Homemade Flour Tortillas

OK, so I know that making tortillas at home probably seems totally over the top and crazy to some people. They are so easy to buy at the store and usually used for quick and easy dinners, why would you increase the difficulty?? And at one point in my life I totally would have agreed with you. But, not anymore! First of all, they are not NEARLY as difficult as I thought they would be. I was so surprised the first time I made them. My food processor did most of the hard work for me. Second, the taste and the texture. Seriously, no comparison. I don’t think I can even accurately describe how much better than store bought tortillas. Third, you can freeze them! If you have a weekend with just a few extra minutes then you can make a nice big batch and place them in a freezer. Then they are still grab and go for a quick and easy weeknight dinner.

I first made these tortillas about a year ago when we were living in China (actually, a few of the process pictures are from China!). I was really pushed to make them because, like many things at the import food store, the bag of tortillas I saw every week  on the shelf never seemed to move and was probably months old. And I had a craving for burritos! Now I make them because I love them. Over the past year I’ve become more and more comfortable with the process. Here are a few things I’ve learned along the way:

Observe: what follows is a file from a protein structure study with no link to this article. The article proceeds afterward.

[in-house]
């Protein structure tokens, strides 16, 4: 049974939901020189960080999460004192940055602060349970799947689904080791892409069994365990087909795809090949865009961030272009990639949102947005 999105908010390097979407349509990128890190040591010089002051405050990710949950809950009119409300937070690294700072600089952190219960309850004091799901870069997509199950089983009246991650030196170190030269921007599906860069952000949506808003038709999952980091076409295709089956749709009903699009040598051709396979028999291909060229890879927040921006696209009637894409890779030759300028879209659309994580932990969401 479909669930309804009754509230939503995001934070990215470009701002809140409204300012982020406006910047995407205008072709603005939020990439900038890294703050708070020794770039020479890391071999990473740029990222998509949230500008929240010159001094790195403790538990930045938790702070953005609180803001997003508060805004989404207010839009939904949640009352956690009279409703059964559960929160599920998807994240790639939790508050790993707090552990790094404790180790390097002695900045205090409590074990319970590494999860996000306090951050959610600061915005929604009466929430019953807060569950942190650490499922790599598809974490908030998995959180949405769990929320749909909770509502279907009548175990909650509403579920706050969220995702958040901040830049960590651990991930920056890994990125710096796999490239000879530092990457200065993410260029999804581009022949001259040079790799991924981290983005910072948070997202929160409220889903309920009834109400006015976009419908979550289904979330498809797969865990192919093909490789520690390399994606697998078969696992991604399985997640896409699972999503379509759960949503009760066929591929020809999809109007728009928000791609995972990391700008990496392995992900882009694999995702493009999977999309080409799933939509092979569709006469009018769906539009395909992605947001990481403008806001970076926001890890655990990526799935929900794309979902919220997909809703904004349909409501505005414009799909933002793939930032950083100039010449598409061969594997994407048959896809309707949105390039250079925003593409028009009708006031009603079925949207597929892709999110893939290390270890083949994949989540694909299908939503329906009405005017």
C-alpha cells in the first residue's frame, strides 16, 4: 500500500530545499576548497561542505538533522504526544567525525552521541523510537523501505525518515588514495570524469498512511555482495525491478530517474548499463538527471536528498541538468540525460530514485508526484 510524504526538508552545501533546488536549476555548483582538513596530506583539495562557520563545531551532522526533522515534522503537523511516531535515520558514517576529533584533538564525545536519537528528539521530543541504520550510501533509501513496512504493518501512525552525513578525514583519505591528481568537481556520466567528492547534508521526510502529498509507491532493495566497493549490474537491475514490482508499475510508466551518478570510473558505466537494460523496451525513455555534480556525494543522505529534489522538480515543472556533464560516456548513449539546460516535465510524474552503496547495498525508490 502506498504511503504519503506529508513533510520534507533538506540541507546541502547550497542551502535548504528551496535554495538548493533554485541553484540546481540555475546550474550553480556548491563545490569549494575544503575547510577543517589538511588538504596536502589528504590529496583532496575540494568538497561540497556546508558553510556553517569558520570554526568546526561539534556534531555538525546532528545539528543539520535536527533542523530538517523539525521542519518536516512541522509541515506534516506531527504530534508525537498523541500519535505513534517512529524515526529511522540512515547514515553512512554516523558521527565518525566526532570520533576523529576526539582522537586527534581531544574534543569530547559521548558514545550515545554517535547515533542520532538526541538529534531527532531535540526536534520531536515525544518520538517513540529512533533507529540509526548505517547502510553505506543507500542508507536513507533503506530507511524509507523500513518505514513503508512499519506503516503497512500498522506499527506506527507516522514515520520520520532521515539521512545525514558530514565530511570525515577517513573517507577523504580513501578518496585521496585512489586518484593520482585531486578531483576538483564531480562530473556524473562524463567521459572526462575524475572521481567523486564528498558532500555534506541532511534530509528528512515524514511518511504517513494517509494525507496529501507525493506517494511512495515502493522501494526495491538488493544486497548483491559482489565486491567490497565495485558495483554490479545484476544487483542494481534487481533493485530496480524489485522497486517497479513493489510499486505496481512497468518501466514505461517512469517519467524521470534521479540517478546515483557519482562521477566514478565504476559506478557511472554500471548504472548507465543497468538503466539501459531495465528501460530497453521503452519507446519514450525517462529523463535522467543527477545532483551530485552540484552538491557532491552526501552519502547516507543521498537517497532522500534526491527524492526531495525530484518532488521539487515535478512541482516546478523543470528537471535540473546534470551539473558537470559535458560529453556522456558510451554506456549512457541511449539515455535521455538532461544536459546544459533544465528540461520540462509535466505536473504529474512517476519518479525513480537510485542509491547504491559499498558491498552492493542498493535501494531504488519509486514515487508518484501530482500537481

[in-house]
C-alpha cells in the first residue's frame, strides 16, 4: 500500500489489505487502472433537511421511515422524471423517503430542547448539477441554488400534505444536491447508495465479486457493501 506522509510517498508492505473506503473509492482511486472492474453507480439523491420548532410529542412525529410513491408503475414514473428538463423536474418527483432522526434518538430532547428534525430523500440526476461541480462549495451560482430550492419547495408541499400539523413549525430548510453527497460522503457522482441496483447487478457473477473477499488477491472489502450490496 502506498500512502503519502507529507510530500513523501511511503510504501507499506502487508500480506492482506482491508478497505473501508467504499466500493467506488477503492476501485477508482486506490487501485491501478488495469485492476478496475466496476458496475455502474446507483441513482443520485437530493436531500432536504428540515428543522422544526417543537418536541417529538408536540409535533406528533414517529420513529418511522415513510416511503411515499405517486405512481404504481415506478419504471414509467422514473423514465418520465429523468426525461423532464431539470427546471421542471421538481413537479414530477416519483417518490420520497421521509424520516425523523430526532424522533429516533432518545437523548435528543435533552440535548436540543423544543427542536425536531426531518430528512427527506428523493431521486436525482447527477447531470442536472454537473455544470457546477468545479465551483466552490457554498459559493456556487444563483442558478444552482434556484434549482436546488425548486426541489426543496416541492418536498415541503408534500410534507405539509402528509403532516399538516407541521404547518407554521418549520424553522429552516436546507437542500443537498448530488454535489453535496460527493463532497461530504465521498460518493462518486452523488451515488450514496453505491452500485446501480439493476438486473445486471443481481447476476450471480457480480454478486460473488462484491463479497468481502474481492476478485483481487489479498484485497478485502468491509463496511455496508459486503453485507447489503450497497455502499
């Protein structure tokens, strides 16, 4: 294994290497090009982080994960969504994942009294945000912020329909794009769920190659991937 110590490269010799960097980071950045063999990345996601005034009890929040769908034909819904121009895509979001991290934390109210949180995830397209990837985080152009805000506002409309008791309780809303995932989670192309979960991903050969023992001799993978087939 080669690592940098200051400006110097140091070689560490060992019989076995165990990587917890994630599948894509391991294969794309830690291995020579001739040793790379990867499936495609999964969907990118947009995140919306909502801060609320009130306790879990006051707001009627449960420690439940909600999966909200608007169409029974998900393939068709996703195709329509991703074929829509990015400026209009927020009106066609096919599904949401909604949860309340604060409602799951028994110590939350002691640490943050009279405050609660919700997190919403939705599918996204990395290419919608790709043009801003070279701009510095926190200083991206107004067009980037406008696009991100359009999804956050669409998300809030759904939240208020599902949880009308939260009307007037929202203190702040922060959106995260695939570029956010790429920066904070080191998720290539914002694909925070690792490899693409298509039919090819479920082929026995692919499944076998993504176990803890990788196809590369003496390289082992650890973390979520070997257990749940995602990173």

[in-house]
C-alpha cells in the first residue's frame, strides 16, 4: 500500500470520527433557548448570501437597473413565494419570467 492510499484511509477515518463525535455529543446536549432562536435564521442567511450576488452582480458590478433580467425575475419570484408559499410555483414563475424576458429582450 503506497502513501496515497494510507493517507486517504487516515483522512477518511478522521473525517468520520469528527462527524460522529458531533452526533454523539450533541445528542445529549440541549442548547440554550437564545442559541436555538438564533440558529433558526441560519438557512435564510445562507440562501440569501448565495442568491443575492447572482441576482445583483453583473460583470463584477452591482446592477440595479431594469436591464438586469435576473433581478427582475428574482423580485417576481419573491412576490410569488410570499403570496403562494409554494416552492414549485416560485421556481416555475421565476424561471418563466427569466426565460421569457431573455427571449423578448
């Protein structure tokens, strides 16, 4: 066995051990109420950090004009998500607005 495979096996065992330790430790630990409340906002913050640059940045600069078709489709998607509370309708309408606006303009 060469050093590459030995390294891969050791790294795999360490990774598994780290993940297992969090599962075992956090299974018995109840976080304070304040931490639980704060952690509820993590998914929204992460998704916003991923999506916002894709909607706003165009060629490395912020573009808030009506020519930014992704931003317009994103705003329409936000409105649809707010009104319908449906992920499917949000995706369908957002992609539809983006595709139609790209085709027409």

• I’ve tried all butter, all Crisco, a combination of the two, and a combination of butter and oil. Hands down the combination of half butter half Crisco is my favorite. In my opinion, it yields the best texture and taste.
  • A lot of recipes say to roll out all of the tortillas and then cook all of the tortillas. I find that I have the best flow when I roll a tortilla and then cook it, and while it is cooking I start to roll the next one. I use the counter space right next to my stove so I am able to roll and keep an eye on the tortilla at the same time. Of course you’ll just have to see which flow works better for you.
  • It’s important to have enough flour to keep the tortillas from sticking (and this helps them keep a better shape, too!) but careful not to use too much, because the raw flour will start to scorch in the pan.
  • If you think you’ve rolled them thin enough, roll them just a little thinner. You’ll be surprised how much the plump up.
  • I have also successfully used half all-purpose and half whole-wheat flour (as you can tell in a few of the process pictures)


Delicious ways to use your tortillas

BBQ Pork Tenderloin Wraps
Best Fajita Marinade